“physical (or logical) impossibility, general acceptance

in cultural context, and overall implausibility or incomprehensibility with emphasis on grounding in the ordinary experience.” [2] Currently, bizarre delusions are defined by the several characteristics: Physical or logical impossibility, out of the patient’s socio-cultural context, development unexplained by the person’s

Department of Psychiatry, PGIMER‑Dr. RML Hospital, New Delhi, 1 Biostatistics, Dr. S.M.C.S.I. Medical College, Karakonam, Thiruvananthapuram, Kerala, 2 Psychiatry, PGIMS, Rohtak, Haryana, 3 Psychiatrist, Manorog Psychiatric Centre, Sikar, Rajasthan, 4 Psychiatrist, Manobal Klinik, Rajouri Garden, New Delhi, India, 5 Psychiatry and Human Genetics, University of Pittsburgh School of Medicine, Pittsburgh, PA, USA

Address for correspondence: Prof. Smita N. Deshpande Department of Psychiatry, PGIMER‑Dr. RML Hospital, New Delhi, India. E‑mail: smitadeshp@gmail.com

De, et al.: Bizarre delusions in schizophrenia

“biographical antecedents,” incomprehensible and not derived from ordinary situations. [3] The presence of one or more bizarre delusions is sufficient for diagnosis of SZ when present alone; and is valid for DSM IV as long as dysfunction and duration criteria are satisfied. [4]

Clinically, patients with bizarre delusions are not easily separable as a sub-group. They may manifest positive symptoms more severely. [5] Those with or without Schneiderian first rank symptoms (SFRS) did not stand out as a clinically distinguishable sub-group. [6] The reliability for bizarre delusions was lower than for SFRS and only 7.45% of the sample with reported bizarre delusions was diagnosed with SZ. [7] The presence of bizarre delusions is relatively rare among SZ patients (4-8%). [3,7]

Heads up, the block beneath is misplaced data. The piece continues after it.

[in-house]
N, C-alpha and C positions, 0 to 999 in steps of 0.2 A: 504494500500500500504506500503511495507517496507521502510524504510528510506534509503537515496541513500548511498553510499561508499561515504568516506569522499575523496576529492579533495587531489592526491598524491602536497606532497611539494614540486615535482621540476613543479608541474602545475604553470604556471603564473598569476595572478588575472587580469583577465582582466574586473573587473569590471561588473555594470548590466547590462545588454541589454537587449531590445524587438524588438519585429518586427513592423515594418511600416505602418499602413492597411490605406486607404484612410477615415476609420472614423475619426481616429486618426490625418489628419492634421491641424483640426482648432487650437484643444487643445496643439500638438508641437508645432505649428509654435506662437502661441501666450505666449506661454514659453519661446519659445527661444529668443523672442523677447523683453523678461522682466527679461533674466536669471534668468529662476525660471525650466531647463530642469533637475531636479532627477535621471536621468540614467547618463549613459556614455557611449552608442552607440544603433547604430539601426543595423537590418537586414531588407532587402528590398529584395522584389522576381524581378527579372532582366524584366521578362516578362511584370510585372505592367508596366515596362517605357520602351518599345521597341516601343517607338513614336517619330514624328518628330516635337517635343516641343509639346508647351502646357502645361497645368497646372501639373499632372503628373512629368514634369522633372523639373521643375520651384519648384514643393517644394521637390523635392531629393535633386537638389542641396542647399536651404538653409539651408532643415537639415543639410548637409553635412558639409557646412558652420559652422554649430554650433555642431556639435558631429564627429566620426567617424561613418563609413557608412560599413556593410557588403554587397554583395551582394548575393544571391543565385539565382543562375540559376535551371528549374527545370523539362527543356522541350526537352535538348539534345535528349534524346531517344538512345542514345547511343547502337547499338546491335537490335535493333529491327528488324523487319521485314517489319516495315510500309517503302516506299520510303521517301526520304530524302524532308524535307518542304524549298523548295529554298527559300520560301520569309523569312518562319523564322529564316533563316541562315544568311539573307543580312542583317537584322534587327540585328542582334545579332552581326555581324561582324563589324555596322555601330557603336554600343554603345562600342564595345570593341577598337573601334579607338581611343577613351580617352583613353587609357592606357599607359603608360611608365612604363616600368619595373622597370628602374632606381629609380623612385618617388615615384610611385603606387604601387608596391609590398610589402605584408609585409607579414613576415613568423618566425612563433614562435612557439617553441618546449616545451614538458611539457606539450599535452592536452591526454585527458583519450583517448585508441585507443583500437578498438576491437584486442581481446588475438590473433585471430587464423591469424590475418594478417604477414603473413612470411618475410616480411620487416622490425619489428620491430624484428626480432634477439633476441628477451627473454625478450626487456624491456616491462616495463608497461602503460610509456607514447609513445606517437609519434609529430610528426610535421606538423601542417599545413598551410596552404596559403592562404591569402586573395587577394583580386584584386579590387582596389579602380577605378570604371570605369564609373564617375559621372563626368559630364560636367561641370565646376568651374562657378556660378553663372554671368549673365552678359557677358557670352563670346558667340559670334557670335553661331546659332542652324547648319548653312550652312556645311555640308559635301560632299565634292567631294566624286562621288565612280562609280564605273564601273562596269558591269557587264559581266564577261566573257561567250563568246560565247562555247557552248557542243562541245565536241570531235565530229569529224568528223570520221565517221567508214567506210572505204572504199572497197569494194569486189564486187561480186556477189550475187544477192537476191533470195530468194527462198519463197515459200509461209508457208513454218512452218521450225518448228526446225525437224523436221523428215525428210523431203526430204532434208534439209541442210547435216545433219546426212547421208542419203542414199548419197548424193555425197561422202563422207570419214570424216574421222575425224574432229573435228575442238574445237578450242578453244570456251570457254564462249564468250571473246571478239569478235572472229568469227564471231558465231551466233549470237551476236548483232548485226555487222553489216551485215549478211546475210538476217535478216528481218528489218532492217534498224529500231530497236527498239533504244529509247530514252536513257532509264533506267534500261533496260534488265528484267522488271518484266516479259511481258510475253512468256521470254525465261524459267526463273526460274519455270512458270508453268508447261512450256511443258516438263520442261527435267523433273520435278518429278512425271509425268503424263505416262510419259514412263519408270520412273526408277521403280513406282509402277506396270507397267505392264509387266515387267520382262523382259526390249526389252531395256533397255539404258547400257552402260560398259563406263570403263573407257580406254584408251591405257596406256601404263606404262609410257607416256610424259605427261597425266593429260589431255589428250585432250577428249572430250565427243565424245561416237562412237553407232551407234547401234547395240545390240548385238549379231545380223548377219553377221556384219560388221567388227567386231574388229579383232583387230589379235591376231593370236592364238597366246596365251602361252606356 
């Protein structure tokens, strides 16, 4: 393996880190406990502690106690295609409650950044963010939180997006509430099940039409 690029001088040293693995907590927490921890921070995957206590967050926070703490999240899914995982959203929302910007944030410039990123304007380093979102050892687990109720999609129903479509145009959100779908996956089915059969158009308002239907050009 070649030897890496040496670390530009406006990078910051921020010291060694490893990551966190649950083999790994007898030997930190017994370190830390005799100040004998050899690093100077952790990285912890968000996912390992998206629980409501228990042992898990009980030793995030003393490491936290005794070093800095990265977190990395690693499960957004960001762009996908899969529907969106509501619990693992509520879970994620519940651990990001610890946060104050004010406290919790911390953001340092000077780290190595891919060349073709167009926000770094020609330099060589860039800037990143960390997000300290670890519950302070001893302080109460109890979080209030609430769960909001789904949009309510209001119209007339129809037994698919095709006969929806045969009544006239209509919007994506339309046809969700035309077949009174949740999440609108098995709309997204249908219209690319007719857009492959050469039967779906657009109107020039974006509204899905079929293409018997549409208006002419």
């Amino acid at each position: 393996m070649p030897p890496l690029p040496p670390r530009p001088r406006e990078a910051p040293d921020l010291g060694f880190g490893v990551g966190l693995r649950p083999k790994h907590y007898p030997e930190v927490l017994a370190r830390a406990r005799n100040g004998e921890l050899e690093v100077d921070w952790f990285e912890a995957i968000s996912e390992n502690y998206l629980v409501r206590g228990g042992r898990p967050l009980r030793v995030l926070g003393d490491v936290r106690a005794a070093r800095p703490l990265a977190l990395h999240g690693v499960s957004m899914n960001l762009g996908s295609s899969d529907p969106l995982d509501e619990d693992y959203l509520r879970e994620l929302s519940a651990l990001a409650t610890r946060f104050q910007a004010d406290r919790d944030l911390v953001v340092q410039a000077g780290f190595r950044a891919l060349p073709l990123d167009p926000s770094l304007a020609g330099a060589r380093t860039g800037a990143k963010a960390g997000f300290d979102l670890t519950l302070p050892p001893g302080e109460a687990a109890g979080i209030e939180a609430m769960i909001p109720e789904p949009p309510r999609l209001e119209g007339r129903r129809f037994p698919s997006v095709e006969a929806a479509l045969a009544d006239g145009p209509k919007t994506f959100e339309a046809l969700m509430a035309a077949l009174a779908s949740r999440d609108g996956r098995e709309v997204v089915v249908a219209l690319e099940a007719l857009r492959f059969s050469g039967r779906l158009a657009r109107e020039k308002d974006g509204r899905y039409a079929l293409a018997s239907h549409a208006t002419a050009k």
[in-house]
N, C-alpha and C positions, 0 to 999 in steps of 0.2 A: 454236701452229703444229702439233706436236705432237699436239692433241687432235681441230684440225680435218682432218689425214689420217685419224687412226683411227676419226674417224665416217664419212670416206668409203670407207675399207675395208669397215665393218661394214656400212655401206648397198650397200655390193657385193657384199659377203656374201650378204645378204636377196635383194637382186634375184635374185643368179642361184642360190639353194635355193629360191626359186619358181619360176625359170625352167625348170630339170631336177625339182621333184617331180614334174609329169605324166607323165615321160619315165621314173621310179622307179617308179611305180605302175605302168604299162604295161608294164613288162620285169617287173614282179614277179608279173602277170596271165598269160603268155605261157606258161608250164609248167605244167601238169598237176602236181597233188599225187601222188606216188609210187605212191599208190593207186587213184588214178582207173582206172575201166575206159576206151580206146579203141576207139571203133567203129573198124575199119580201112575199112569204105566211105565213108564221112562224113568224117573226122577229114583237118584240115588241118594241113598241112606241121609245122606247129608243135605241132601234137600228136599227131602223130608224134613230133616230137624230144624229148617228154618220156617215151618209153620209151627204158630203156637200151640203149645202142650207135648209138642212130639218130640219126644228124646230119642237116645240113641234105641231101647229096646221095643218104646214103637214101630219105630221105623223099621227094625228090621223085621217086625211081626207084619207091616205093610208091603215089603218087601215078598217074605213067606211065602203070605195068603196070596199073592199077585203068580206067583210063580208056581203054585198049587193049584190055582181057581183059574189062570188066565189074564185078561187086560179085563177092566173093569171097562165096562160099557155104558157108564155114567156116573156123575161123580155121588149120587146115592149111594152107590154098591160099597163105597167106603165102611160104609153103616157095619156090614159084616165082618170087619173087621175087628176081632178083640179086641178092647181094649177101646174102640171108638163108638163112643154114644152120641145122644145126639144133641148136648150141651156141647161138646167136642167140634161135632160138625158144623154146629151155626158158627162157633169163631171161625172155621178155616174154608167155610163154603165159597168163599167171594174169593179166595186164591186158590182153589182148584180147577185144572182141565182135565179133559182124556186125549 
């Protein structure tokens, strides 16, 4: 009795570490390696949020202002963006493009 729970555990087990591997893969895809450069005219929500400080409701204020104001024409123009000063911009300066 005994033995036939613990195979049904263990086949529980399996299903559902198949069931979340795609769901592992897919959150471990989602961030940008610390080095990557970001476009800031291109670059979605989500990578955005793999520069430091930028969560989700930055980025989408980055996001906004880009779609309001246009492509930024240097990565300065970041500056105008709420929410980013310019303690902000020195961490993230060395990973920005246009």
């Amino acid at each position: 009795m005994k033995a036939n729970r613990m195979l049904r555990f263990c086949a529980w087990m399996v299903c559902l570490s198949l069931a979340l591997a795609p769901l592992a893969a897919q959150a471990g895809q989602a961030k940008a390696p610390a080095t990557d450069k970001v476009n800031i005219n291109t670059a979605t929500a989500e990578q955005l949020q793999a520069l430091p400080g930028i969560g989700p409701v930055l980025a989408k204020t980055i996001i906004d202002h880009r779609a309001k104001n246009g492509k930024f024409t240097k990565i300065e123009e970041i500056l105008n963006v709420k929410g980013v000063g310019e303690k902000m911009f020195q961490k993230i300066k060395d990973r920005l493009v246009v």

Currently, interest in the study of phenomenology of bizarre delusions has slackened as their validity and reliability may be questionable. Odd beliefs bordering on delusions may be present in the large groups of the general population, at least 25% strongly believed in one “delusion like belief.” [8] The spectrum from odd beliefs to delusions may be continuous rather than dichotomous. [9] Three types of “bizarreness” have been described in the literature: Objective, cultural, and individual. [10] They may be bizarre with reference to “objective standards of what is not reasonable enough to be believed.” [11-14,2] When the belief is not in keeping with the prevalent culturally held beliefs, then the delusion is “culturally bizarre.” Here, the objectivity does not lie in what is true, rather what people of a particular culture believe to be true. [15,2] Individual bizarreness occurs when there is an apparent break from the pre-conceived idea about the individual and his beliefs. [16,17]